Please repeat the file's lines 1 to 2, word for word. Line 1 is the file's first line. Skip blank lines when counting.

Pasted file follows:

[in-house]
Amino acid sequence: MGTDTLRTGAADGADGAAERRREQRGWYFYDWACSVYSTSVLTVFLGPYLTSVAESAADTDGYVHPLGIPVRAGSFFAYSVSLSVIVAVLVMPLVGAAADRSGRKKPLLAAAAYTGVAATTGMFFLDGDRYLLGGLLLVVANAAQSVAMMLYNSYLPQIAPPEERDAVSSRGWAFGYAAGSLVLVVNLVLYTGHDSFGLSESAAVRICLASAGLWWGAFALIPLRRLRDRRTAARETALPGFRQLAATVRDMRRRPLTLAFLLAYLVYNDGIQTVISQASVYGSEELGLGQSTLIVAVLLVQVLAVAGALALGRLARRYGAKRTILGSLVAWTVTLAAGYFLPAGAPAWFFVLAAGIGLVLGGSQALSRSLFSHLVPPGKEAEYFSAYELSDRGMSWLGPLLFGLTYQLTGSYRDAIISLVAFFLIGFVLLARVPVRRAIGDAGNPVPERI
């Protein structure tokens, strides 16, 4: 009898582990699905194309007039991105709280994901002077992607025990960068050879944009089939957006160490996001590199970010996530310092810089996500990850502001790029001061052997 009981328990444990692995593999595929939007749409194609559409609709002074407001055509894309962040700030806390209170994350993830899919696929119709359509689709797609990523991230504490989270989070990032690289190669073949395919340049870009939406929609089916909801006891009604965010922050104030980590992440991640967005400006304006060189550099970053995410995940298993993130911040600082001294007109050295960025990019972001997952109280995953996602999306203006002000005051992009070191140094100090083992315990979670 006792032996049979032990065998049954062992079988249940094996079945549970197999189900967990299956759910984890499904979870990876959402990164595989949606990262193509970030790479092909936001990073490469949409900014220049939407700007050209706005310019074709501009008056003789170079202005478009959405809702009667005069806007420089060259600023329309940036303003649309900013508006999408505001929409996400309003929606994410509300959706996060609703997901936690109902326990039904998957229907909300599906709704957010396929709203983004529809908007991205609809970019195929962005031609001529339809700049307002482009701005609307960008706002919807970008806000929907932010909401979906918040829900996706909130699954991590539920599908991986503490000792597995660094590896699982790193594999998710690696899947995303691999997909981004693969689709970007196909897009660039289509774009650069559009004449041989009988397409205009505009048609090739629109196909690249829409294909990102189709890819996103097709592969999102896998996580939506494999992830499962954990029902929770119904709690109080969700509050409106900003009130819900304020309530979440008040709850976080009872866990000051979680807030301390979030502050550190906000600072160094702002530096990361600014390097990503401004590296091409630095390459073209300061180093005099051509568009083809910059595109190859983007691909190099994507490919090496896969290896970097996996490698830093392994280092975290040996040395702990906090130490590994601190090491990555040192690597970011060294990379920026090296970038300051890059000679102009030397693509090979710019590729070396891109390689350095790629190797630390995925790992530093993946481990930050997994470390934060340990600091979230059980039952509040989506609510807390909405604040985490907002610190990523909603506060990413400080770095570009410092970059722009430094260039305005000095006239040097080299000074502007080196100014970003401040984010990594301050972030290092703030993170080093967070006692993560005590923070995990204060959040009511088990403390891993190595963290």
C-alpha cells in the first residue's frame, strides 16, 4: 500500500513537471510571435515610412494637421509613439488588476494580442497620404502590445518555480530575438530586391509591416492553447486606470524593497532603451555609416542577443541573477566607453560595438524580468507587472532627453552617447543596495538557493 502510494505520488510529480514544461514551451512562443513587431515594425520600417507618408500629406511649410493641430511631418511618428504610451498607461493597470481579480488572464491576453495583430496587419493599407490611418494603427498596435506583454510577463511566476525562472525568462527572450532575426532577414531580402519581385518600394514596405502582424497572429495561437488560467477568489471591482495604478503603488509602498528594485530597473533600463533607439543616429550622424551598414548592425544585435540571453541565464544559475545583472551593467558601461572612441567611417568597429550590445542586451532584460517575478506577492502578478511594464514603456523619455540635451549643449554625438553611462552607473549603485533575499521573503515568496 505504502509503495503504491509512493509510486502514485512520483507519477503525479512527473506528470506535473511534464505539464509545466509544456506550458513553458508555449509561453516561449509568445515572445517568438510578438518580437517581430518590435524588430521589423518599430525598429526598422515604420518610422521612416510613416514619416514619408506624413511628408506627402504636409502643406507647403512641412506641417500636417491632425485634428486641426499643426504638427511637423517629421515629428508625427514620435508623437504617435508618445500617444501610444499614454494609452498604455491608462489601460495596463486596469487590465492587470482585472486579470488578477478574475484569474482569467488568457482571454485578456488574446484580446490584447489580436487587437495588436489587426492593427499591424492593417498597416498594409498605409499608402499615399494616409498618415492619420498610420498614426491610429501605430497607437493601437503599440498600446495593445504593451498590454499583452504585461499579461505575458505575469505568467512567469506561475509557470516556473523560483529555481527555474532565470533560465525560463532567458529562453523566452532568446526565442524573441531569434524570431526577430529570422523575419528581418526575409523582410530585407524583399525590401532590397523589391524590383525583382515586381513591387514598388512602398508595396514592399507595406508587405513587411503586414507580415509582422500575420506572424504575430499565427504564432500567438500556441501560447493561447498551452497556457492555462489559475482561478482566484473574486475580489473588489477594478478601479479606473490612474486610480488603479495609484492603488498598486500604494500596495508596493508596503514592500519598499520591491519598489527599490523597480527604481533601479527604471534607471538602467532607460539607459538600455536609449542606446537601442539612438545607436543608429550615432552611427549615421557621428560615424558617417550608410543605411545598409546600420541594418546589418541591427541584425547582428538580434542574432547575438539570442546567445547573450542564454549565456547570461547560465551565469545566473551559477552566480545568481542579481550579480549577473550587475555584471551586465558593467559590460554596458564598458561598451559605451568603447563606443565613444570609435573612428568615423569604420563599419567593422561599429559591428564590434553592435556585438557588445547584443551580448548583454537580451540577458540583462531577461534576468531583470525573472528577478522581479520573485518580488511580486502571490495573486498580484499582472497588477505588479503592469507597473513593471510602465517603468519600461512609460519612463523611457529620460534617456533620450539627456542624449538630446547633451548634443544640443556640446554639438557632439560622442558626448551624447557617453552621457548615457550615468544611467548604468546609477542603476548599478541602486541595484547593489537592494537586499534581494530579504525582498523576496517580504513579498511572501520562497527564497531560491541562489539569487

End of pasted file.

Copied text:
[in-house]
Amino acid sequence: MGTDTLRTGAADGADGAAERRREQRGWYFYDWACSVYSTSVLTVFLGPYLTSVAESAADTDGYVHPLGIPVRAGSFFAYSVSLSVIVAVLVMPLVGAAADRSGRKKPLLAAAAYTGVAATTGMFFLDGDRYLLGGLLLVVANAAQSVAMMLYNSYLPQIAPPEERDAVSSRGWAFGYAAGSLVLVVNLVLYTGHDSFGLSESAAVRICLASAGLWWGAFALIPLRRLRDRRTAARETALPGFRQLAATVRDMRRRPLTLAFLLAYLVYNDGIQTVISQASVYGSEELGLGQSTLIVAVLLVQVLAVAGALALGRLARRYGAKRTILGSLVAWTVTLAAGYFLPAGAPAWFFVLAAGIGLVLGGSQALSRSLFSHLVPPGKEAEYFSAYELSDRGMSWLGPLLFGLTYQLTGSYRDAIISLVAFFLIGFVLLARVPVRRAIGDAGNPVPERI